Q:

Why do I experience collarbone pain when I breathe?

A:

Collarbone pain when a person breathes could be caused by lung disorders or pneumonia; these conditions typically also include shortness of breath and coughing, according to Dr. John C. Wolf with the Ohio University College of Osteopathic Medicine. Arthritis can cause collarbone pain as well.

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When a patient experiences arthritis in the shoulder or joints at the end of the collarbone, pain of a grinding sensation typically occurs, explains Dr. Wolf. Disorders within muscles or bones near the collarbone can also cause pain when a person breathes. For example, when these muscles are weak or injured, the muscles move the ribs when a person breathes; the strain of rib movement causes pain under the collarbone.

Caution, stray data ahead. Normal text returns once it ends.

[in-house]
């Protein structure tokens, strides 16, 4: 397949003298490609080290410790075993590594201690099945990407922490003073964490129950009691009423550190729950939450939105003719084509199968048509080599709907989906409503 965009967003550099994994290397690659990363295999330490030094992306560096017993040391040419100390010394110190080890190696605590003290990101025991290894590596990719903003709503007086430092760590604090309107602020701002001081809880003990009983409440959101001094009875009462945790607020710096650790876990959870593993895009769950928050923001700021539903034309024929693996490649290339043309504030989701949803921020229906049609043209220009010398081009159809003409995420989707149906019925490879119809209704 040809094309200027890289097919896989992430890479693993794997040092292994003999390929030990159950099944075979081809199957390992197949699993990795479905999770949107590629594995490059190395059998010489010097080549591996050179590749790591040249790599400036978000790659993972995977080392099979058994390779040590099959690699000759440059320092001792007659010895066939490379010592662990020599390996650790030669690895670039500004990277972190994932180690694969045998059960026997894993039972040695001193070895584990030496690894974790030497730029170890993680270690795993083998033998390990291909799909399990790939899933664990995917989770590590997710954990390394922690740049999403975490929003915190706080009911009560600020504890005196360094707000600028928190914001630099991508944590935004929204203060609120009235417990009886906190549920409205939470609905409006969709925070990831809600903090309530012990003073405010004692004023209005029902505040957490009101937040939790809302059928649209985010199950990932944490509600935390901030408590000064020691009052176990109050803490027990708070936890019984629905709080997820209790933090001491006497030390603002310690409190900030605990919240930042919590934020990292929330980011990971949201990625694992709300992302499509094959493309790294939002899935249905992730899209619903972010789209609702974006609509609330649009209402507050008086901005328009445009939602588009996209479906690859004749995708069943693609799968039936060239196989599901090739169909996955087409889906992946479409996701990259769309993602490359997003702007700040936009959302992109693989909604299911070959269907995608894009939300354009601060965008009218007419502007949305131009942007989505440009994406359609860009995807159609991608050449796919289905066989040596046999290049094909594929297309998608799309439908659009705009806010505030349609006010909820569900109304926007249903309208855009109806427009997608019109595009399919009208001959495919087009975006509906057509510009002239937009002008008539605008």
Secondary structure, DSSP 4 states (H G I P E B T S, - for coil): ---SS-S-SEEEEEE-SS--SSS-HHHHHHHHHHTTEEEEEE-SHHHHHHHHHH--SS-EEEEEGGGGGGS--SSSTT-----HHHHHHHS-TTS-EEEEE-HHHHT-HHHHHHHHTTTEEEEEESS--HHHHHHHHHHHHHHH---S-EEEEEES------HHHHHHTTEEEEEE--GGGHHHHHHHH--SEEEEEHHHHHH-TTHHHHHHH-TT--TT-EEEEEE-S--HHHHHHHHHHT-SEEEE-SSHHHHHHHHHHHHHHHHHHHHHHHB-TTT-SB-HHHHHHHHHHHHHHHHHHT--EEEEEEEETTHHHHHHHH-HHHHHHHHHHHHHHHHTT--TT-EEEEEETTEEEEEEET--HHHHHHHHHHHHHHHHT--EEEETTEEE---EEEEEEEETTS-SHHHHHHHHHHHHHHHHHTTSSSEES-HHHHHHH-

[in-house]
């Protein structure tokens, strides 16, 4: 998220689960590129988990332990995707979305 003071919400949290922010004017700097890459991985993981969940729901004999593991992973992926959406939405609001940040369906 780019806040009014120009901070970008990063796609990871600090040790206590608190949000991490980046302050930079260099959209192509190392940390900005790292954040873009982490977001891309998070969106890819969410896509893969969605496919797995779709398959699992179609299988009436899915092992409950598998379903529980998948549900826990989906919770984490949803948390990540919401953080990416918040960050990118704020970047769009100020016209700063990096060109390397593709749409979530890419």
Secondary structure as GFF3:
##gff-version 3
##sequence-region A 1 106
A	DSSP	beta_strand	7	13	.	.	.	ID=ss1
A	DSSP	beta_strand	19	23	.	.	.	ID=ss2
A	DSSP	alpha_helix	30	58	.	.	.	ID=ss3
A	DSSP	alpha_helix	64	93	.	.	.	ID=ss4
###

Heart conditions, such as heart disease or problems associated with the smaller blood vessels near the heart that connect with the subclavian artery that branches to the arm, can cause collarbone pain when a person breathes. Infections within the vessels produces discomfort, notes Dr. Wolf. A blockage within the arteries is assessed through an electrocardiogram stress test, whereas arthritis, bone or muscle problems are evaluated through X-rays.

A broken collarbone causes pain when a person breathes, but this type of injury is typically accompanied by an inability to lift the arm, immediate pain after a fall or injury and a constant grinding sensation, according to WebMD.

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